One of the nice things about audio books (as opposed to read alouds) is that they can be listened to again and again without wearing out the narrator (read: parent or older sibling). And they can be enjoyed at almost any time. One of my sons who learned to read late commented recently that he would have LOVED to have had more audio books available when he was younger. (We tended to have enough for road trips, but certainly not near as many as “real” books, so he and other late bloomers were at the mercy of their older sibling’s reading time when they wanted to enjoy a good book together. (Chronicles of Narnia and the entire American Adventures series were popular read alouds.)

Traveling with Children

We tend to listen to A LOT of audio books while traveling, regardless of who is in the car. Obviously the choices of books vary, but the act of listening to books is a common part of road trips in our family. In the early years it was generally CDs picked up from the library or tapes and CDs that we had purchased. Even the one vehicle we’ve owned with a DVD player in it (our 8 passenger Toyota Sienna), involved much more listening than watching. (See the blog post on travelling on the Lewis and Clark trail for more information on how we handled that.)

When traveling with children, I can’t even imagine not having a vast variety of audio books to help fill the hours with fun and education.  As I mentioned in the Lewis and Clark post, we have a special love of Odyssey, Jungle Jam, and Jonathan Park stories for road trips that involve children.

Children’s Books

As time moves on, so does technology. So now, we are just as likely to be listening to a book we’ve downloaded, but in many ways the more things change, the more they stay the same. I have been an Audible account holder for three years now, and since that account is more for me, than for others, it does contain a lot of books that I got just for me to listen to. But, in the midst of all of those there is still a fairly good mix of children’s books – from Winnie the Pooh and the Little Prince to the Water Horse and Pippi Longstocking (and the Hobbit, if you can include that on a list of children’s books, which I have mixed feelings about). I’ve listened to this particular recording of the Hobbit all the way through twice, and if you won’t think less of me, I’ll even admit to having listened to the Water Horse and Pippi Longstocking (actually I’ll admit to those either way – they were fun books). I have only listened to the beginnings of the other two, but in time, I hope to add those to my completed list. (Maybe I’ll look for an opportunity to share them with my grandchildren.)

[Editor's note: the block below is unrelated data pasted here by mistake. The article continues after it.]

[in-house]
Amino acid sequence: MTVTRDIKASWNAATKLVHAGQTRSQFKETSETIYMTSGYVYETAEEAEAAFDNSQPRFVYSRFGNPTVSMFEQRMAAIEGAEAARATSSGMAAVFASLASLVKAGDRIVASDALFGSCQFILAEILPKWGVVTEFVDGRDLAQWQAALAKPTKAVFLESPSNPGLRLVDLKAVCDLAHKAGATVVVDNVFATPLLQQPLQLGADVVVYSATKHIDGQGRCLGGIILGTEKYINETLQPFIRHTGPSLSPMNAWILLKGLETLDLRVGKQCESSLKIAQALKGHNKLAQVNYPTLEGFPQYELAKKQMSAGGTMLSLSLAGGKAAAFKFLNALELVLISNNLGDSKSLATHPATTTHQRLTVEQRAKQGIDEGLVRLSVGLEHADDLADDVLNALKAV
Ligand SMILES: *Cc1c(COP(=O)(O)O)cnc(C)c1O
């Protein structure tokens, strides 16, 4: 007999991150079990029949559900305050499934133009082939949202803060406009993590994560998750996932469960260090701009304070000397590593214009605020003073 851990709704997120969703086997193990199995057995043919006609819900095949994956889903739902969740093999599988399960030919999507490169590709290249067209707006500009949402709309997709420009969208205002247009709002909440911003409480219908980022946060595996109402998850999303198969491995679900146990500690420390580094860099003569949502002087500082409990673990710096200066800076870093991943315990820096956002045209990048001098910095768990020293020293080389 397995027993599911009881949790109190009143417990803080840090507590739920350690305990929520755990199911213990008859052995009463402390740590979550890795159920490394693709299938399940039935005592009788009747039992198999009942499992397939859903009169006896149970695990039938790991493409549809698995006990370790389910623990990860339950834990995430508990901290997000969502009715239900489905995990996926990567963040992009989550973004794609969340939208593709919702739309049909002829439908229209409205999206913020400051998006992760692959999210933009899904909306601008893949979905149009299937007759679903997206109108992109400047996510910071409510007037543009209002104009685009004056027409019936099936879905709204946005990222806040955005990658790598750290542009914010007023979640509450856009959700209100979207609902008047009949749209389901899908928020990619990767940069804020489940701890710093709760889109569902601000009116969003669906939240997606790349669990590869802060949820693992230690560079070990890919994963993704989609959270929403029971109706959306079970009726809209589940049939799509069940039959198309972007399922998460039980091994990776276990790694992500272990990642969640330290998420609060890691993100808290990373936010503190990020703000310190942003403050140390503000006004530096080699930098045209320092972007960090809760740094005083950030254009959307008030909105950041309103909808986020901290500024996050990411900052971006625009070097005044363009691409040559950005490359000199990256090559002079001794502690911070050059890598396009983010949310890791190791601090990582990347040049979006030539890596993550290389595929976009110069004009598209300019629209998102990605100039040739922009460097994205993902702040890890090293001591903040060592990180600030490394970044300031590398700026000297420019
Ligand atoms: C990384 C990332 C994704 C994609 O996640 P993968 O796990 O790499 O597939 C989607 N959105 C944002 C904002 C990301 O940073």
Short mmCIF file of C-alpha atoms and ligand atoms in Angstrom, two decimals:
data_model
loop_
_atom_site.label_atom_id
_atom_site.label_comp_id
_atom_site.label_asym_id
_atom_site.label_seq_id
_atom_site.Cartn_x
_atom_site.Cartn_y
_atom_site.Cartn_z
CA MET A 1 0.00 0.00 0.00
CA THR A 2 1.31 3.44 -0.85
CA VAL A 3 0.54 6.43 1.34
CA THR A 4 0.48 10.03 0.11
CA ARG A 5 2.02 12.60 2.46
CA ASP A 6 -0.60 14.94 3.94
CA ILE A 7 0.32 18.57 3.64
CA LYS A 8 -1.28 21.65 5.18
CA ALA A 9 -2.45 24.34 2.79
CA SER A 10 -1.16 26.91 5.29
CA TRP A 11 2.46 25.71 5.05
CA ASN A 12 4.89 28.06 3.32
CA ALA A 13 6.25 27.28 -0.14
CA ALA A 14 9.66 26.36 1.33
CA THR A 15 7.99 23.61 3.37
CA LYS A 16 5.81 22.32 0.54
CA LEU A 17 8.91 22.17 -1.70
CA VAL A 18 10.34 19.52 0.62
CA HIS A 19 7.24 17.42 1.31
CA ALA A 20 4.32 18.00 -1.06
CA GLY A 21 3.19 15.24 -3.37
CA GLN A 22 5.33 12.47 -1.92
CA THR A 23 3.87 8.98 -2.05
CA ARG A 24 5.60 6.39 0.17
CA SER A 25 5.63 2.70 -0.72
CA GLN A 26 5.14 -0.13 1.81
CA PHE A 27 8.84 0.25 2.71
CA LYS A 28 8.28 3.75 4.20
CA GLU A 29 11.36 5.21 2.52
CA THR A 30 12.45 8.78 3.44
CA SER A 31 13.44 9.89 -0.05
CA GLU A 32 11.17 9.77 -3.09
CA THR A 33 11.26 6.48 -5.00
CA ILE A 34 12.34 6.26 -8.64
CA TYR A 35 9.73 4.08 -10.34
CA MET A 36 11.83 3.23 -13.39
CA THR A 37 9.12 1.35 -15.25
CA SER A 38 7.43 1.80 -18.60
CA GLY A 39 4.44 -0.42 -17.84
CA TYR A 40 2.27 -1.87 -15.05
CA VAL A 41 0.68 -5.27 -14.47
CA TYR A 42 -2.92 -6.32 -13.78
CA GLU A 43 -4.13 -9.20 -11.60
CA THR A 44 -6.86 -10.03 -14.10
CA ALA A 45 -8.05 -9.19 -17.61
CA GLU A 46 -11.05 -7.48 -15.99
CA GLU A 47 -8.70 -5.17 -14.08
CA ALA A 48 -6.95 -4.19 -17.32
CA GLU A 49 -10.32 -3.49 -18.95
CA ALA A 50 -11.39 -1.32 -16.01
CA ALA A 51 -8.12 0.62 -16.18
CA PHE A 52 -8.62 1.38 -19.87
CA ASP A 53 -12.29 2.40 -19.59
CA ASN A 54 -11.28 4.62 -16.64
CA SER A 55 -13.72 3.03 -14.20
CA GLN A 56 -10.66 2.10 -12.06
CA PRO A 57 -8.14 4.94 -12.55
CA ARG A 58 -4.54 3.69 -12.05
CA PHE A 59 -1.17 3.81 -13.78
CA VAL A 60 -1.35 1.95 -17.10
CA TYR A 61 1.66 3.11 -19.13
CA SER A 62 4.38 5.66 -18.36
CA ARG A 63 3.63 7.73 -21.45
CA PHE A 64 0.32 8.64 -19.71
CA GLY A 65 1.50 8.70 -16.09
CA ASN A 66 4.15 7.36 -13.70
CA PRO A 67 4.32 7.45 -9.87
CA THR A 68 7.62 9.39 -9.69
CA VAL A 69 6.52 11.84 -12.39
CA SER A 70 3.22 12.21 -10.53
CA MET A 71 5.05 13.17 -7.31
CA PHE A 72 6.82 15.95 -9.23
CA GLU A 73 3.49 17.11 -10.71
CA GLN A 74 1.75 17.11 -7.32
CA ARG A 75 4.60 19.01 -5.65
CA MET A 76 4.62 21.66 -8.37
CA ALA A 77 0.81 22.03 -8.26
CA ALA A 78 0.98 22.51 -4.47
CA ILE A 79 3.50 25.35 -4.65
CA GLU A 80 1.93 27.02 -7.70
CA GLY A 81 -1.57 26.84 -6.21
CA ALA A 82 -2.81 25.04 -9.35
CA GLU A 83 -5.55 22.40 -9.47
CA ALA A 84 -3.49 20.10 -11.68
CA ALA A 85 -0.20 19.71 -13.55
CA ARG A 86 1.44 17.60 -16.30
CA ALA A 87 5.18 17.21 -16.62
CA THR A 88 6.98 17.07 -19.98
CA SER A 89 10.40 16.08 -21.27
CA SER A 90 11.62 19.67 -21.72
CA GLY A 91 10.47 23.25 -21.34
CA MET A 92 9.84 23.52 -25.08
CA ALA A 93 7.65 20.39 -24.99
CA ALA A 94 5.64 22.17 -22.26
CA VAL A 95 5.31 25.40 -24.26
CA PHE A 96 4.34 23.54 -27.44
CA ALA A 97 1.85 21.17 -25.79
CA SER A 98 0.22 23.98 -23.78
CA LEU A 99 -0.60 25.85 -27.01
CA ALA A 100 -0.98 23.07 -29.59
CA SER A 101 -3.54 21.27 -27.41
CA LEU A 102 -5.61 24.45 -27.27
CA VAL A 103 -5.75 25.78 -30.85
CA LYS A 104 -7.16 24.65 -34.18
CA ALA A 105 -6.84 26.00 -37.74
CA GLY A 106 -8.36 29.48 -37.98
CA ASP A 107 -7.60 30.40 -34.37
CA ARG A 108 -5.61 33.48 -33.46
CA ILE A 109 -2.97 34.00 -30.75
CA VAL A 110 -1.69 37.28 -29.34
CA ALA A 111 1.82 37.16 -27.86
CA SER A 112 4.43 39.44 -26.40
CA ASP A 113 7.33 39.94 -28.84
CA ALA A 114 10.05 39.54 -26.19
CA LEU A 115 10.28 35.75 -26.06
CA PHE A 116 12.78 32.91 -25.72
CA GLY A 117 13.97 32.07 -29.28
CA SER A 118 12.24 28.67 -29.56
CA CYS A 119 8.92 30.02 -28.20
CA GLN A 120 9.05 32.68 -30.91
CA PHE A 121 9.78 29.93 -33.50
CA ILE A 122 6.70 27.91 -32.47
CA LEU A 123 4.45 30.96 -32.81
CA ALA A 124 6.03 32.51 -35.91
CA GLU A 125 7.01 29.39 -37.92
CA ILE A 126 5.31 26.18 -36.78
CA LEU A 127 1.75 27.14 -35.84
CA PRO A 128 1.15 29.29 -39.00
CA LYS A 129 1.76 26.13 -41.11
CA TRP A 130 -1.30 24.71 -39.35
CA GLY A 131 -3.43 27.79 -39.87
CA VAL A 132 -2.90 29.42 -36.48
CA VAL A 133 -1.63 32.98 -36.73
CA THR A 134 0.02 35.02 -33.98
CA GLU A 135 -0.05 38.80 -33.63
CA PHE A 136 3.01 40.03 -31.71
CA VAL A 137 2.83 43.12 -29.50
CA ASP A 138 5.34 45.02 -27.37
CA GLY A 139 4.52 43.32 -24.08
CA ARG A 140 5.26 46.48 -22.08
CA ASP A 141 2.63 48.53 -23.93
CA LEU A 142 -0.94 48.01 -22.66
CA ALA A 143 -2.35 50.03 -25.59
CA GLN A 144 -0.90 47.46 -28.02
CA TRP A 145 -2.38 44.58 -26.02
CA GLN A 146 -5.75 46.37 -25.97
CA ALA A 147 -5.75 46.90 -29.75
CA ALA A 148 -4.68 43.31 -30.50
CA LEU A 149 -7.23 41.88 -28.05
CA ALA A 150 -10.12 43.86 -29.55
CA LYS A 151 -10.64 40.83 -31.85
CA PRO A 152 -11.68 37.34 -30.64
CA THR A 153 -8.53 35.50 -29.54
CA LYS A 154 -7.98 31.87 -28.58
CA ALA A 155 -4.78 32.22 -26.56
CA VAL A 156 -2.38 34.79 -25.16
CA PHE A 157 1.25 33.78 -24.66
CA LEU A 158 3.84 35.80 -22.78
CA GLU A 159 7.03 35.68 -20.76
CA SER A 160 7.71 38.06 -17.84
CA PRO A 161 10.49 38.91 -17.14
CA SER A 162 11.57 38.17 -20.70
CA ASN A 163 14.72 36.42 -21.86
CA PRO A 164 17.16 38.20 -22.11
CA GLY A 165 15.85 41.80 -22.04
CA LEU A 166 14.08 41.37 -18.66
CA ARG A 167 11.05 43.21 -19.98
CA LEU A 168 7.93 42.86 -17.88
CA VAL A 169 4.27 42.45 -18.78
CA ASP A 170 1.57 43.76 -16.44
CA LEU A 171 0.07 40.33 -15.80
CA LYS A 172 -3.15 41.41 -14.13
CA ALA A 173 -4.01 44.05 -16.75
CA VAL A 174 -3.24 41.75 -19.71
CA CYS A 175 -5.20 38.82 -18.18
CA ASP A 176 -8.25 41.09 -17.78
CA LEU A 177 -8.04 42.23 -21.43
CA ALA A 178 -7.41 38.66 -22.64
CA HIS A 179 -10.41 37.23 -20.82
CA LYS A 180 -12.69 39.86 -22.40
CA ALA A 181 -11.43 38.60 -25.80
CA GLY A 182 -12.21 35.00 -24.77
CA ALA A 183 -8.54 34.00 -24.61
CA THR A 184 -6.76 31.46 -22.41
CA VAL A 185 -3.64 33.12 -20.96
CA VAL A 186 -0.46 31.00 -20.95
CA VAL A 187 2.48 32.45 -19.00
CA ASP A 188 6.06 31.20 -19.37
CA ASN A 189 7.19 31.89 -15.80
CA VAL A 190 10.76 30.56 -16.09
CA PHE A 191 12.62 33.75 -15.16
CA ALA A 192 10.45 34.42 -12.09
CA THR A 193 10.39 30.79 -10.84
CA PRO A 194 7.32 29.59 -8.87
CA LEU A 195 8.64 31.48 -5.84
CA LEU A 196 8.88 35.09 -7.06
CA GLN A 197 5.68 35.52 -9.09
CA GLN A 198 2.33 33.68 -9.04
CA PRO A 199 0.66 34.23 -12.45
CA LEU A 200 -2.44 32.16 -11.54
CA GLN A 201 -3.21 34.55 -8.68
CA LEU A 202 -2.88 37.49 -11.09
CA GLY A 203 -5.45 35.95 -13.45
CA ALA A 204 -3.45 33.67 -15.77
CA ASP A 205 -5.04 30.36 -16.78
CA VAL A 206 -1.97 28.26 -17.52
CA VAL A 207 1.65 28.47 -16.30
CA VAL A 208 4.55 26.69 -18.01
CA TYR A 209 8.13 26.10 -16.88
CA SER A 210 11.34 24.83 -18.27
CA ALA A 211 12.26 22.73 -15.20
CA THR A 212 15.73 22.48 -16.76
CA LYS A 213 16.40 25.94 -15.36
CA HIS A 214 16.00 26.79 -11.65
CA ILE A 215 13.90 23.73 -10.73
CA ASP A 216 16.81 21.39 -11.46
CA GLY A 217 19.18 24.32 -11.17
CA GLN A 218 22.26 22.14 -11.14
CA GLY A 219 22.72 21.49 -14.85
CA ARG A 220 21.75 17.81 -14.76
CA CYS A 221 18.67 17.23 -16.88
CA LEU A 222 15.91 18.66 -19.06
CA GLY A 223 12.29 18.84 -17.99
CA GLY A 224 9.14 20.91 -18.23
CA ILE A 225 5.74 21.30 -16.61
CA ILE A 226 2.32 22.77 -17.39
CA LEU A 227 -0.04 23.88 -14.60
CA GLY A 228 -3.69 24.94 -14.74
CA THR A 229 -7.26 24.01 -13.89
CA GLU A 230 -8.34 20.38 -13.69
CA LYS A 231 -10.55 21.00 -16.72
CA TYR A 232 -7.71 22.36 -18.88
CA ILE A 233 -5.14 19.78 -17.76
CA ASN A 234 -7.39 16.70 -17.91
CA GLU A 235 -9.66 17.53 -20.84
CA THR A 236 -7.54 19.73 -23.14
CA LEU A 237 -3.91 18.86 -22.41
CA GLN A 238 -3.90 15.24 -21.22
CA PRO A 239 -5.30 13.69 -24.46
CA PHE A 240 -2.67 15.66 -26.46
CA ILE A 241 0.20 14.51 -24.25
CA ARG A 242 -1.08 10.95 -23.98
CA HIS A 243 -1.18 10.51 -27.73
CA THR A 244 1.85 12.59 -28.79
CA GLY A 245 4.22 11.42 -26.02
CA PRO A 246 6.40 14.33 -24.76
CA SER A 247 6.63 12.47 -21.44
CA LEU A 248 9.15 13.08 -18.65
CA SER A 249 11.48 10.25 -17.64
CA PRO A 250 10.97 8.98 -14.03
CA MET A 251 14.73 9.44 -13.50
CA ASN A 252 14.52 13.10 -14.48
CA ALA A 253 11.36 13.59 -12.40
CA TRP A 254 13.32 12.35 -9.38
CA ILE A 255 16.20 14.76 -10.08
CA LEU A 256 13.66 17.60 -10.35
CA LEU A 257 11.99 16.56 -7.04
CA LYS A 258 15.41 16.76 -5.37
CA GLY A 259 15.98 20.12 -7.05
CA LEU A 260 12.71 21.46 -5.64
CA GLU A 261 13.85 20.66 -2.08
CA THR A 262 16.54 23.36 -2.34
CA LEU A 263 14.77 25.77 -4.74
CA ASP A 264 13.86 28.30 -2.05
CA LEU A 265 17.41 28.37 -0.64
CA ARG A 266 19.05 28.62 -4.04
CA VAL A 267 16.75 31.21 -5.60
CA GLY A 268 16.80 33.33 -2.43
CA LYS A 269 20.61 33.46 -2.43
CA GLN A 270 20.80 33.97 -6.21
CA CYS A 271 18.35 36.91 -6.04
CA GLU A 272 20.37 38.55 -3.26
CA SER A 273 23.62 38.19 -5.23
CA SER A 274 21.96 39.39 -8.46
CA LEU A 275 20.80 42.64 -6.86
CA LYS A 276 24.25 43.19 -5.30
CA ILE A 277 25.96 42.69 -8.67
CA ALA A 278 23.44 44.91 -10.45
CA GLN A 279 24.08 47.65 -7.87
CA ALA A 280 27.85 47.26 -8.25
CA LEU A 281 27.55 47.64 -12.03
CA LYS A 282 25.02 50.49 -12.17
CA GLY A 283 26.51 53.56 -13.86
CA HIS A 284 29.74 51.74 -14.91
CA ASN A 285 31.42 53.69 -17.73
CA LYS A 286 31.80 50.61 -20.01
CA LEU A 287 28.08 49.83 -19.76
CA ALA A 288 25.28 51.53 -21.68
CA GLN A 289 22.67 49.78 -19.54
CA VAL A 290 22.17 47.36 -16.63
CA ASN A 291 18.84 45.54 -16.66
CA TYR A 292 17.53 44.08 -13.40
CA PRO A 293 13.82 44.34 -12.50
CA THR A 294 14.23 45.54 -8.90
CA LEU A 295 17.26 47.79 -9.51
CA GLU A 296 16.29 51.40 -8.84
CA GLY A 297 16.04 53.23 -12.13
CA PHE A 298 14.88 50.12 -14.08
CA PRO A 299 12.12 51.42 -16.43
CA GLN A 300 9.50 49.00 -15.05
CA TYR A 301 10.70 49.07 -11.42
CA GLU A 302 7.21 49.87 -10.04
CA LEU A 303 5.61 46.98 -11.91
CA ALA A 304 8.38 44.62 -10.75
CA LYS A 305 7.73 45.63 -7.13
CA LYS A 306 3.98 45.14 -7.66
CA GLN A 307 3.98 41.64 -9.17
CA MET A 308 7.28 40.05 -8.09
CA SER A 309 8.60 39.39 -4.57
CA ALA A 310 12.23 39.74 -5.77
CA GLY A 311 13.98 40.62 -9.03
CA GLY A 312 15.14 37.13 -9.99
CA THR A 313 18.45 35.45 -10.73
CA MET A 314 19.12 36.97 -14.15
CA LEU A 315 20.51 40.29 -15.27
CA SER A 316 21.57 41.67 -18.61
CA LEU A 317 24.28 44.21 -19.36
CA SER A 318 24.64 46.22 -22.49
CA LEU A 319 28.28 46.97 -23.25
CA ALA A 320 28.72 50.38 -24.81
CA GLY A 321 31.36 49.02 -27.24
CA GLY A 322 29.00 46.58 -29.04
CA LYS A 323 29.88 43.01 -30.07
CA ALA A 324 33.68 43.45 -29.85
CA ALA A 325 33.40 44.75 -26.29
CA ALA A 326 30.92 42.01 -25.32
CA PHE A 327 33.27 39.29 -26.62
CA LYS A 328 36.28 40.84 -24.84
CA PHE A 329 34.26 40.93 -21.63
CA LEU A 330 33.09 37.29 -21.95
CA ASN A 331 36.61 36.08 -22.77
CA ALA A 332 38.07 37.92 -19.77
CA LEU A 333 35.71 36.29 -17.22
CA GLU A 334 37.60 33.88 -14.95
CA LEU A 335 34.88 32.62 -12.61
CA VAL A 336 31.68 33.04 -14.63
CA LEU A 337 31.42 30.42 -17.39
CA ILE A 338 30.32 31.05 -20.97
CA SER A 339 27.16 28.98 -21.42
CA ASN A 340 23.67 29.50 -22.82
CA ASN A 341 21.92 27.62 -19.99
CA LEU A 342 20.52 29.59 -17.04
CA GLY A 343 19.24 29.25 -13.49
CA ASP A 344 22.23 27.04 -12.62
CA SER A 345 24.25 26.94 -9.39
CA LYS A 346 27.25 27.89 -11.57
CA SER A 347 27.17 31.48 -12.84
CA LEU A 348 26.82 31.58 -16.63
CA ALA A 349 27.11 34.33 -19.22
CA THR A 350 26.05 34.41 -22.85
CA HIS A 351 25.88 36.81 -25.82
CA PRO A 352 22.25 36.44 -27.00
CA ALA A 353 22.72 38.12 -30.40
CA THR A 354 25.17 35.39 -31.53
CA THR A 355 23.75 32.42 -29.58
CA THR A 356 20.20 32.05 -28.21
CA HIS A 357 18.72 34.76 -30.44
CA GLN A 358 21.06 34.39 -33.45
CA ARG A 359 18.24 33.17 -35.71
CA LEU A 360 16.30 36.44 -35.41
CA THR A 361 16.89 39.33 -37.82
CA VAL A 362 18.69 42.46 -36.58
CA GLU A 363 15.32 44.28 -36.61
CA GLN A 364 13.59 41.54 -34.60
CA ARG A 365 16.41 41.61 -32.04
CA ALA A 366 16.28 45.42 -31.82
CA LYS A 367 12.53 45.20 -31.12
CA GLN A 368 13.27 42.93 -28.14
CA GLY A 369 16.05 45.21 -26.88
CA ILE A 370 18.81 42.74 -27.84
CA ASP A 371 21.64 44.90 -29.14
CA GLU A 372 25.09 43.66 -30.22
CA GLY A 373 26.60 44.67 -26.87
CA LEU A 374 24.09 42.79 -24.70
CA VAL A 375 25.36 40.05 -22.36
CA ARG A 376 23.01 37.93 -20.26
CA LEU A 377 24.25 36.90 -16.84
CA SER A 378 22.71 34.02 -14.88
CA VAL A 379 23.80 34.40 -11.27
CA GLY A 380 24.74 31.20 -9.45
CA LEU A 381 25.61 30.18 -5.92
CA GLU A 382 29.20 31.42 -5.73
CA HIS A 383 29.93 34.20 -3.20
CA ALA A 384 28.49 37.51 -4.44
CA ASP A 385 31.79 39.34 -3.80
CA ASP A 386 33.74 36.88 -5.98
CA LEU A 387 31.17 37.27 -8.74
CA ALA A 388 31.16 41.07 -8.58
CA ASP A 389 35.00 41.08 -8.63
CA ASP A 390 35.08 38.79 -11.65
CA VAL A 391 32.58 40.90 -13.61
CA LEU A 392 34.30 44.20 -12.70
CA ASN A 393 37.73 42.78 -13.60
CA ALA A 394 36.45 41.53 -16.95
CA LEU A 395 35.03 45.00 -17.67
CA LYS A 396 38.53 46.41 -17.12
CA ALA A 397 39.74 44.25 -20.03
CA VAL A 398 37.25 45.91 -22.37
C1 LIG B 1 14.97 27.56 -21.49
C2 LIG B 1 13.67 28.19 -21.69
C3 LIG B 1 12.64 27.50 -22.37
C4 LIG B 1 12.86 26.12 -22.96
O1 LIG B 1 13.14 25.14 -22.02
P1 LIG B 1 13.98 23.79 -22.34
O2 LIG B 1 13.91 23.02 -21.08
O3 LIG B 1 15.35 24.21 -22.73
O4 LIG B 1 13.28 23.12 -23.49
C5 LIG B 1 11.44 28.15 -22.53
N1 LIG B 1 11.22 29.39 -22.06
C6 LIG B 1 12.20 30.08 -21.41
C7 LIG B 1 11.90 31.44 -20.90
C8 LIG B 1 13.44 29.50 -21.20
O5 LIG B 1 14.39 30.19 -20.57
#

Educational Value of Audibles

For children learning to read, the ability to hear a book and follow along on a physical copy can be very fruitful. And for older students, the amount of educational materials available on Audible is quite impressive.  Their collection of the Great Courses lectures series alone makes Audible invaluable. The lectures are aimed at college students and other adults, but with careful use, many of them can also be very useful for high school students.  (More on Great Courses below.)

My Personal Audible List

My listening library is as eclectic as my physical library (and the books I write, for that matter). My interests are vast and varied – and a quick look at my audio library shows that. Many of those books are ones that I sought out for one reason or another, but many others are ones I found thanks to one of Audible’s great sales (their “Daily Deal” being one of my favorites – though sometimes I find they can go many, many days before I see something even worth looking at). One of the many things I like about Audible is that when you have a membership they give you 12 months to decide whether you actually like a book or not. (And when an account gets as backlogged as mine does sometimes, that’s a nice time period.)

With that wonderful refund policy, I’ve actually returned about 10% of the books I’ve gotten from Audible. I usually make returns for one of two reasons – I don’t like the narrator or the bad language is just too much to put up with. Or, thirdly, on a few occasions it was because I just couldn’t get into the story. And it’s nice to be able to return a book for any of those reasons.

And, as a result of their specials, and their generous return policy, I’ve discovered a whole world of Audio books I wouldn’t have known existed.

Great Courses as Audibles

I would be remiss in not mentioning one particular category of Audible books that alone would make my Audible account worth having – the Great Courses lecture series.  Almost every Great Courses series that can be bought as just an audio can be gotten through Audible. At just $10 – $15 (depending on your credit costs), I know of no better way to listen to their amazing array of wonderful courses! (And if you watch the sales, sometimes they are even cheaper than that!) I still buy the occasional video-based course straight from Great Courses, but if it will work as just audio, I buy it from Audible!

Just a small sampling of some of my favorite Great Courses Audible books (and I’ve bought over 40!):